Breaking the boundaries of what is deemed traditional Indigenous art, Museum of Indian Arts & Culture’s new exhibition, Clearly Indigenous, examines how Native artists reinterpret cultural narratives and designs in new mediums. The two-pronged exhibition focuses on how Native artists have melded ancestral ways with new methods and materials in glass, while concurrently examining the historical narrative of how glass art came to Indian Country from a historical perspective. In this month’s program, Larry “Ulaaq” Ahvakana (Inupiaq) and Tony Jojola (Isleta Pueblo) are in conversation with MIAC assistant curator Lillia McEnaney. Larry “Ulaaq” Ahvakana (Inupiaq) is a sculptor of traditional Inupiaq art forms; his work ranges from figures depicting dancing, whaling, and other activities to animals, deities, masks, and jewelry. Although much of his art is traditional in nature, he has explored many forms, and he works in variety of media, including stone, wood, ivory, bronze, as well as glass. Tony Jojola (Isleta Pueblo) finds inspiration for his art in the Pueblo pottery with which he grew up with, and his glass art is often based on the bowls and jars of traditional Pueblo ceramics. But while the forms he creates are rooted in tradition, he infuses his glass art with beautiful colors to create vivid, luminous vessels.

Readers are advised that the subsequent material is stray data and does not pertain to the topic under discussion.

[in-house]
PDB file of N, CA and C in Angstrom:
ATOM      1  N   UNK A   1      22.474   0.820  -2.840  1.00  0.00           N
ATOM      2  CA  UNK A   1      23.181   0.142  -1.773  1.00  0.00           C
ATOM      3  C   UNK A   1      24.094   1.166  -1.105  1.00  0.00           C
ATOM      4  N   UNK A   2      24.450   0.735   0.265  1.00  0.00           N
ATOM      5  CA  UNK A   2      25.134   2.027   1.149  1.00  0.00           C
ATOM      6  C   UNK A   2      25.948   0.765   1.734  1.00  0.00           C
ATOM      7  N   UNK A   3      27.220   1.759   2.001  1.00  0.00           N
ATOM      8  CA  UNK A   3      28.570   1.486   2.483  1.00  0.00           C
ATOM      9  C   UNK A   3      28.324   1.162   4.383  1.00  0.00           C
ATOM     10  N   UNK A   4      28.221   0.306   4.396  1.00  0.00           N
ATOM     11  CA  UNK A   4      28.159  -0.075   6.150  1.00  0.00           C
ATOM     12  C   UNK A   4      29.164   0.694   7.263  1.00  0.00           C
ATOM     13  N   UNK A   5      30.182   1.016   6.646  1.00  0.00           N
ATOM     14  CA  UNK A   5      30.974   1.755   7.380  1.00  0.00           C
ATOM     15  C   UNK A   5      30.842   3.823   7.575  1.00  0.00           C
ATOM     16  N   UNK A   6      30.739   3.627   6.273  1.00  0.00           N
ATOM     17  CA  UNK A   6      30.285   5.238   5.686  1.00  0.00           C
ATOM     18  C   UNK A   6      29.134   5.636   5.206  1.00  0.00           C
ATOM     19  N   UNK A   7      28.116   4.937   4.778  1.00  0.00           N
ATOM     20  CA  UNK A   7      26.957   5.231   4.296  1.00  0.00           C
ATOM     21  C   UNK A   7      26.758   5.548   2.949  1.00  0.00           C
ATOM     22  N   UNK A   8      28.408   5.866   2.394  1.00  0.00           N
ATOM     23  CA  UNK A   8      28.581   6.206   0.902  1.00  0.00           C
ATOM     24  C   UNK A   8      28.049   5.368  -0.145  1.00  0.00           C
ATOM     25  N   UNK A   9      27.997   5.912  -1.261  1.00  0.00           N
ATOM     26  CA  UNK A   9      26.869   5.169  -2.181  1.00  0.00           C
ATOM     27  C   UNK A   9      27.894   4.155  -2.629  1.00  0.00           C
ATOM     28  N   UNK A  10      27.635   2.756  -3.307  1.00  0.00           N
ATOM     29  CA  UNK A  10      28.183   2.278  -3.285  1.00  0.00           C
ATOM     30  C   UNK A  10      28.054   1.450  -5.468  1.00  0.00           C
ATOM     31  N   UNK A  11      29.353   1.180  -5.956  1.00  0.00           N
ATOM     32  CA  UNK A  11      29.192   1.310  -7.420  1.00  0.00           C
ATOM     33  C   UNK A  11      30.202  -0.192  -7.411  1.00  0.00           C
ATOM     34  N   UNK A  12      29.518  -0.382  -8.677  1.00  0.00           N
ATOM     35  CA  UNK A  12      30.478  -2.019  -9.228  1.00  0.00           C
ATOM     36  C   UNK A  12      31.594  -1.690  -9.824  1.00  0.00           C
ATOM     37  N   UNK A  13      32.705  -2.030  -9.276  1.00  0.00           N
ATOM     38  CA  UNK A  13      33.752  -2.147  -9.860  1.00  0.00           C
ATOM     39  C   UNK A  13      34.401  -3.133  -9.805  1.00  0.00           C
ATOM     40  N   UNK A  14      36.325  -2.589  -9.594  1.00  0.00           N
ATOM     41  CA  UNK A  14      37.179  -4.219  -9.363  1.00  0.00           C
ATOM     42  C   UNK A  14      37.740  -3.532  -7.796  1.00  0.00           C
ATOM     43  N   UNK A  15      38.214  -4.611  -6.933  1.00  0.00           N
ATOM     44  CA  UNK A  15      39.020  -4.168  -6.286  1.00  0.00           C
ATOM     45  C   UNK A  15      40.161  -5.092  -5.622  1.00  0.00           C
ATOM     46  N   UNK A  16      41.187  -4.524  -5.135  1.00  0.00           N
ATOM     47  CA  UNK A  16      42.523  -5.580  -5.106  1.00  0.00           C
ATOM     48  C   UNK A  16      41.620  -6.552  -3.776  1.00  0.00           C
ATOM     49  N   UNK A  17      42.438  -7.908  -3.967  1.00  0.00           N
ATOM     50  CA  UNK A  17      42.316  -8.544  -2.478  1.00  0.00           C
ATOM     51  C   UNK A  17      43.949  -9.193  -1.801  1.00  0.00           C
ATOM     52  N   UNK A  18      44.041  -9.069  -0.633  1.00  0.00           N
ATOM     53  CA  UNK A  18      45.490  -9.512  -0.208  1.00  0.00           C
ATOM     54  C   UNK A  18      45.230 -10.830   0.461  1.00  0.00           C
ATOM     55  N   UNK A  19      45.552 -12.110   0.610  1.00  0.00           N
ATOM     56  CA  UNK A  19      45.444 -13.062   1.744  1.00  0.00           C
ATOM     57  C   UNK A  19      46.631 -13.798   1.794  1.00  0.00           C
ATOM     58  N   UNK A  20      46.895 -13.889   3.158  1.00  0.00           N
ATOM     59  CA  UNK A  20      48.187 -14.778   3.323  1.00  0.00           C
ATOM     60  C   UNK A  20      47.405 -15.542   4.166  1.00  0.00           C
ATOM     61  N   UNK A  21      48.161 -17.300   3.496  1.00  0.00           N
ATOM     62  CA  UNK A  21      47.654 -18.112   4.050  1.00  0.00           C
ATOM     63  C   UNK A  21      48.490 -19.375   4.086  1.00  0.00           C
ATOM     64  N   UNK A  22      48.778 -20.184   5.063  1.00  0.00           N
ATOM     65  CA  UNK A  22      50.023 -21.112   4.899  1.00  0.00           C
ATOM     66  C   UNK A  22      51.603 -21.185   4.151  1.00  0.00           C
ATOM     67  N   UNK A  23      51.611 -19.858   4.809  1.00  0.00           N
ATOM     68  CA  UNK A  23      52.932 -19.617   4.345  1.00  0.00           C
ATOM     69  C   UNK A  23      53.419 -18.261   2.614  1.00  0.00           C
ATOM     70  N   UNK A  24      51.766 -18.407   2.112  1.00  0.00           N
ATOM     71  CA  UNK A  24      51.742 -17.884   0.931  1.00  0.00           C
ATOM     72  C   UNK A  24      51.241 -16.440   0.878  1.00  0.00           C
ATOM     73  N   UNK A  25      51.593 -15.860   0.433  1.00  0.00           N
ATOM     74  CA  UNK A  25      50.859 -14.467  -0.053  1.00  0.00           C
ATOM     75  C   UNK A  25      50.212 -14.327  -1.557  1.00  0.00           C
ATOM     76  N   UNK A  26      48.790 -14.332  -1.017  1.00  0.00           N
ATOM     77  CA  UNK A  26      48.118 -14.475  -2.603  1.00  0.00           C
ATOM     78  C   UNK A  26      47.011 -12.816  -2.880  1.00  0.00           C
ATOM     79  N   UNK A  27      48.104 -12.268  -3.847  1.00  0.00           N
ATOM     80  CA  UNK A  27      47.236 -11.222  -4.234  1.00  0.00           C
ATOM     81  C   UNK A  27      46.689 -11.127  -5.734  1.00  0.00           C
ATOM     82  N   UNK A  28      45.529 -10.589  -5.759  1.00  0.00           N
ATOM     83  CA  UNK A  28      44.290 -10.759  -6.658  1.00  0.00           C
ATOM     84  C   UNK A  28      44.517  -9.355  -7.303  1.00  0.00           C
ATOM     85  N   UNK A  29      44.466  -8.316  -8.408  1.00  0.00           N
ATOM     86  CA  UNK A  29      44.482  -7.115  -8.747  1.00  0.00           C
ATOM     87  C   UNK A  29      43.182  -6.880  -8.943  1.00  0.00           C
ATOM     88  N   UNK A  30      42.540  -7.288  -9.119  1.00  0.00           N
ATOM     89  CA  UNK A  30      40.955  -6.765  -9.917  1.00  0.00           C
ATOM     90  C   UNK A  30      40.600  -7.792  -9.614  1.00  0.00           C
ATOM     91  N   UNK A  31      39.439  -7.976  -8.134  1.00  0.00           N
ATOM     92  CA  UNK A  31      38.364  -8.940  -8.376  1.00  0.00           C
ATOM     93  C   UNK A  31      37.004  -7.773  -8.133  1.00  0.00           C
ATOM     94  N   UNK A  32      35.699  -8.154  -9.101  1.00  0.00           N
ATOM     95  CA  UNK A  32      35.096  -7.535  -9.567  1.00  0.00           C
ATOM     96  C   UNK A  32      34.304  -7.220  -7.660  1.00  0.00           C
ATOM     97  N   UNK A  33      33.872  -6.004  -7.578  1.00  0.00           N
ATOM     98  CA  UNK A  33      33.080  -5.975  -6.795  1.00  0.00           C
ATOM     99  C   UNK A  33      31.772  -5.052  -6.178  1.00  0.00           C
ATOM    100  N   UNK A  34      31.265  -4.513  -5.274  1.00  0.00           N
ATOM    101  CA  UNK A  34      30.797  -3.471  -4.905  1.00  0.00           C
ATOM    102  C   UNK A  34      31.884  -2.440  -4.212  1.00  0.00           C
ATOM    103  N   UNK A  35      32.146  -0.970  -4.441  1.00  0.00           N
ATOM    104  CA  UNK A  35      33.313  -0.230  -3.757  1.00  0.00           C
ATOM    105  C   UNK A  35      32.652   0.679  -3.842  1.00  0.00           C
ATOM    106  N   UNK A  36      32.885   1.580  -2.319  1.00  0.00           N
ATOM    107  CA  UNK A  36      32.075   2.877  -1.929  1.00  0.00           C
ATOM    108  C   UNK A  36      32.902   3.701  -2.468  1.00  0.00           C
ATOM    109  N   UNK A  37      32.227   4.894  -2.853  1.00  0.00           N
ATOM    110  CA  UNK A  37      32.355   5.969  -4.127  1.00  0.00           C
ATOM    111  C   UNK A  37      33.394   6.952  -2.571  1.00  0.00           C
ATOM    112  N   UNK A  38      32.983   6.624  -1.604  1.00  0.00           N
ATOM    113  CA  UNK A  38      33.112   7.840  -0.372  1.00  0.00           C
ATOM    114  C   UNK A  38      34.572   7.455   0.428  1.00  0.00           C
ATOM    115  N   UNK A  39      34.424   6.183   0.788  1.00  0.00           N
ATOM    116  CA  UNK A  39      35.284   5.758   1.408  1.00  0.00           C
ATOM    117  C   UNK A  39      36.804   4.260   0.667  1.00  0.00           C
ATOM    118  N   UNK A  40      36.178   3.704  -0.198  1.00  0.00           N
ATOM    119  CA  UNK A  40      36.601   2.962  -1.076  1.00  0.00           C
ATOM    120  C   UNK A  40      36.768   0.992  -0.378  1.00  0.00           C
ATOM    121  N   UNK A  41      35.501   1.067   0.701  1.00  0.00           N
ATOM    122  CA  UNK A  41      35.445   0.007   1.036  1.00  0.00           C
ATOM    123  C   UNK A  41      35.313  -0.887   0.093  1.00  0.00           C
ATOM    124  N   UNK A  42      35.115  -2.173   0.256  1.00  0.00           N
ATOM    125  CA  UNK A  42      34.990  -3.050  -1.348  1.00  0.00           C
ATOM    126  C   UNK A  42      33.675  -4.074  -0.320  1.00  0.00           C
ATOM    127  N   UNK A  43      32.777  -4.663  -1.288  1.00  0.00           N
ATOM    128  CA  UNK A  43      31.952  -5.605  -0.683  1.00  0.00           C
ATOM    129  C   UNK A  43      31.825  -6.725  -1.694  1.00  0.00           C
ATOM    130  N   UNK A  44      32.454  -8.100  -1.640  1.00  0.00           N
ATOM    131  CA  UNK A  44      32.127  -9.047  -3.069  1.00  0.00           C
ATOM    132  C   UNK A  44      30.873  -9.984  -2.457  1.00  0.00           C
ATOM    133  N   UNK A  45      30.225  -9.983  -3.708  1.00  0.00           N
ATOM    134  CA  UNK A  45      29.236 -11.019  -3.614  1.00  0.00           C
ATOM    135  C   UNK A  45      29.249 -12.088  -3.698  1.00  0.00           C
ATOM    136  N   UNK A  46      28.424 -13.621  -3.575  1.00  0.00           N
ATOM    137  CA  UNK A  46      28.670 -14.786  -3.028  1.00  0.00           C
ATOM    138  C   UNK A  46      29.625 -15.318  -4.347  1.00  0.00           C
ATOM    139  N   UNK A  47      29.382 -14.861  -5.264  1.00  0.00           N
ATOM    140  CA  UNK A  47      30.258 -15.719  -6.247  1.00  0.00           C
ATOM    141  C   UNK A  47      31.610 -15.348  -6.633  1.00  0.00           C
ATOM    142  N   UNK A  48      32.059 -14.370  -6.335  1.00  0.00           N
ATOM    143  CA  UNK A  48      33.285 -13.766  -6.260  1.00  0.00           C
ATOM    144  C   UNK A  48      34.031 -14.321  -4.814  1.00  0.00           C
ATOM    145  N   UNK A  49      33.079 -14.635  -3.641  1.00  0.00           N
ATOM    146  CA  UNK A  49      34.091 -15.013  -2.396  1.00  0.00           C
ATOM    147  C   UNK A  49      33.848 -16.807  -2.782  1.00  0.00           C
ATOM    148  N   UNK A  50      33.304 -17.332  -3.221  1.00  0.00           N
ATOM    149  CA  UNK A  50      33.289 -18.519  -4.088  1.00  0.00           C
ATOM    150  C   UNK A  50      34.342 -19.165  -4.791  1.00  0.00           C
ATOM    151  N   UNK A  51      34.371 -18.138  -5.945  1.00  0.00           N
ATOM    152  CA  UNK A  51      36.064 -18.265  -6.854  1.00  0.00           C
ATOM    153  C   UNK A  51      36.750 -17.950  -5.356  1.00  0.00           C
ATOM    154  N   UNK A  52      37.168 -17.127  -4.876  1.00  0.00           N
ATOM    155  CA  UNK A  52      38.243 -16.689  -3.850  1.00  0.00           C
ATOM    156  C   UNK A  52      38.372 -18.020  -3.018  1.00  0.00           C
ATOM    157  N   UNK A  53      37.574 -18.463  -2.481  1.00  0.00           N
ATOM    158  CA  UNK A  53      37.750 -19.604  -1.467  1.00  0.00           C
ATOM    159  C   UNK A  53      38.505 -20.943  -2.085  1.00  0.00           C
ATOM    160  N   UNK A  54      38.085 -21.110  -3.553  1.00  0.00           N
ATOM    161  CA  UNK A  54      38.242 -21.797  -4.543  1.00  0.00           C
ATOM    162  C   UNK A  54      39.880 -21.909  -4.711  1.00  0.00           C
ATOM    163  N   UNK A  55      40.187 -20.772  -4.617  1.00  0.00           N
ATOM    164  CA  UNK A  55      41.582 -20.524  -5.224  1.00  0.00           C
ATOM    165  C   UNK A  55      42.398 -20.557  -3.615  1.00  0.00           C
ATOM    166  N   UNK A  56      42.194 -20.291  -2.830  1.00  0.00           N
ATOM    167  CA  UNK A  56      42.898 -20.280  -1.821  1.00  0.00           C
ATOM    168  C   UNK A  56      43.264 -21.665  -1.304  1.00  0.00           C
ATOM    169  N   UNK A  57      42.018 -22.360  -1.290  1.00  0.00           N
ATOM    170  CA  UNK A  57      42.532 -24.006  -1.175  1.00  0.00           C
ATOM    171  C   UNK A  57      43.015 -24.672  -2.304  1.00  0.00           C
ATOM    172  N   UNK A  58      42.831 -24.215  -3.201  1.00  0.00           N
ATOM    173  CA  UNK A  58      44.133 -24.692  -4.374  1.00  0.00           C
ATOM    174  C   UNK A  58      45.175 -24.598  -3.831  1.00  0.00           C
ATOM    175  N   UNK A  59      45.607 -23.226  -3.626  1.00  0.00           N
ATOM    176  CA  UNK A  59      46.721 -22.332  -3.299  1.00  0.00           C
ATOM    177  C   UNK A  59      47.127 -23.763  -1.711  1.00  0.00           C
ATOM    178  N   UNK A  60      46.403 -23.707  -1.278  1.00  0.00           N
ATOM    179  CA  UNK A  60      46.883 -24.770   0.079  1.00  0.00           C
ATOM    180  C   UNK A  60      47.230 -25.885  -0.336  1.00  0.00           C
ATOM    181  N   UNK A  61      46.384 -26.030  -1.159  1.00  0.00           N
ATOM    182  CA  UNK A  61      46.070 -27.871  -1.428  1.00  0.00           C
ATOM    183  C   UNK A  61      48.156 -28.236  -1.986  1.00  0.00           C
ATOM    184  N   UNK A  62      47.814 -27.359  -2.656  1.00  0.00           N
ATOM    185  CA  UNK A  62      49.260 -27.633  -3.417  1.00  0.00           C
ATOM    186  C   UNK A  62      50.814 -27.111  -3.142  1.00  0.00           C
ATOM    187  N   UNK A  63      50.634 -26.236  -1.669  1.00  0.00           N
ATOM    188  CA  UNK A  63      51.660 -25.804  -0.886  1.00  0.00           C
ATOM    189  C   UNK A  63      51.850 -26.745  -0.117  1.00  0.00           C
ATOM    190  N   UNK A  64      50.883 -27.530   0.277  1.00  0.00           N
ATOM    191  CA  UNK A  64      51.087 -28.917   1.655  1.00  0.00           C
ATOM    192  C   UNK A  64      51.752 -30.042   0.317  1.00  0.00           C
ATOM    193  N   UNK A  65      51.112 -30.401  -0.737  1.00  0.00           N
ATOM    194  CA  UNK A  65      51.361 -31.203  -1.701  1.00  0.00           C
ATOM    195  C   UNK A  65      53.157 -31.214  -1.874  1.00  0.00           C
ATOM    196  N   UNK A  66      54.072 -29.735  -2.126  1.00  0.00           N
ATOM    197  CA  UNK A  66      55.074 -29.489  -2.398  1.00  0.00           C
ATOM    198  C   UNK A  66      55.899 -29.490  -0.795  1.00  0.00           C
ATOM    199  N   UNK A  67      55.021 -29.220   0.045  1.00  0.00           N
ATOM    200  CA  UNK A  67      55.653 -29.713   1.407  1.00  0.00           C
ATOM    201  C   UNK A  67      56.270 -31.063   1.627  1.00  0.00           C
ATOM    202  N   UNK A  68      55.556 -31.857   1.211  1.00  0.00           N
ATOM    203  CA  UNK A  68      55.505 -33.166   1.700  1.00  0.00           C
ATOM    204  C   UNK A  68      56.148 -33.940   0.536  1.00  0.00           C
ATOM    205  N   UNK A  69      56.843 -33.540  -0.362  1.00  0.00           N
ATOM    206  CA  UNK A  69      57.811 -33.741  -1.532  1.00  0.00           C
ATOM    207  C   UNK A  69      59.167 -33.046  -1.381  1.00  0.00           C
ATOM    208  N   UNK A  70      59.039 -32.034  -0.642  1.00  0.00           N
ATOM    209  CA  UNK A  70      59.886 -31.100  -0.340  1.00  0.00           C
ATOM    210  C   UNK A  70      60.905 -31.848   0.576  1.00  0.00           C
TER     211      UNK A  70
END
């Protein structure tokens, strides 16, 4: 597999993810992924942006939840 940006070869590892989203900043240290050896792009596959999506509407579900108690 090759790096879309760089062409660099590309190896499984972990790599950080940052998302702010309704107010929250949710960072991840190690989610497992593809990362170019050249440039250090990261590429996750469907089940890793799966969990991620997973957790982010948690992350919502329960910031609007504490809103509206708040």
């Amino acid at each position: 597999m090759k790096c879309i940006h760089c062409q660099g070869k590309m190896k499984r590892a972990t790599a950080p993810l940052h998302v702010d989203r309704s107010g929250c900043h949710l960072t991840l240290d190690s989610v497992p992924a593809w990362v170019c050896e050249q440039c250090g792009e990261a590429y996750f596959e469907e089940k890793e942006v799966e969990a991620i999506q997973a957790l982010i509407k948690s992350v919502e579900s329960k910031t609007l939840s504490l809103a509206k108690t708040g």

**This event is virtual**